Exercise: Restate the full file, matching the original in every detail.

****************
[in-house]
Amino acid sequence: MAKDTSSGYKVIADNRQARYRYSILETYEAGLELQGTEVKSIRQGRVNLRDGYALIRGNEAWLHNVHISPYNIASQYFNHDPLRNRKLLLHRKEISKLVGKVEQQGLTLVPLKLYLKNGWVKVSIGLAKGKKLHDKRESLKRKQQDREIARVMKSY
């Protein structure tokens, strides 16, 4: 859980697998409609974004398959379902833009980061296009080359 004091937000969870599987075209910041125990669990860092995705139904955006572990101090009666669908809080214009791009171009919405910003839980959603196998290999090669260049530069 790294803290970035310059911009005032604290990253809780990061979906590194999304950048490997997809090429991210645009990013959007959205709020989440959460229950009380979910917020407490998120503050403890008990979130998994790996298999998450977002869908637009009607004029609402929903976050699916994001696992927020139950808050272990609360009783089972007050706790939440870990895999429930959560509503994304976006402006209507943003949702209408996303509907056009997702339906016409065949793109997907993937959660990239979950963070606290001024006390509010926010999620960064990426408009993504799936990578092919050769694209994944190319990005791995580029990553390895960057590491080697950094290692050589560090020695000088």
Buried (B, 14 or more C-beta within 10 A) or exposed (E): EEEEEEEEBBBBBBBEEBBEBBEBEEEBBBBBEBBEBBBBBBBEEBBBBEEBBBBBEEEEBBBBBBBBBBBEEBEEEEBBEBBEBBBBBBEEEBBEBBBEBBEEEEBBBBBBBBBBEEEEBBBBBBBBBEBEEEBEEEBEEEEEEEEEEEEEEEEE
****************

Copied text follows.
[in-house]
Amino acid sequence: MAKDTSSGYKVIADNRQARYRYSILETYEAGLELQGTEVKSIRQGRVNLRDGYALIRGNEAWLHNVHISPYNIASQYFNHDPLRNRKLLLHRKEISKLVGKVEQQGLTLVPLKLYLKNGWVKVSIGLAKGKKLHDKRESLKRKQQDREIARVMKSY
């Protein structure tokens, strides 16, 4: 859980697998409609974004398959379902833009980061296009080359 004091937000969870599987075209910041125990669990860092995705139904955006572990101090009666669908809080214009791009171009919405910003839980959603196998290999090669260049530069 790294803290970035310059911009005032604290990253809780990061979906590194999304950048490997997809090429991210645009990013959007959205709020989440959460229950009380979910917020407490998120503050403890008990979130998994790996298999998450977002869908637009009607004029609402929903976050699916994001696992927020139950808050272990609360009783089972007050706790939440870990895999429930959560509503994304976006402006209507943003949702209408996303509907056009997702339906016409065949793109997907993937959660990239979950963070606290001024006390509010926010999620960064990426408009993504799936990578092919050769694209994944190319990005791995580029990553390895960057590491080697950094290692050589560090020695000088």
Buried (B, 14 or more C-beta within 10 A) or exposed (E): EEEEEEEEBBBBBBBEEBBEBBEBEEEBBBBBEBBEBBBBBBBEEBBBBEEBBBBBEEEEBBBBBBBBBBBEEBEEEEBBEBBEBBBBBBEEEBBEBBBEBBEEEEBBBBBBBBBBEEEEBBBBBBBBBEBEEEBEEEBEEEEEEEEEEEEEEEEE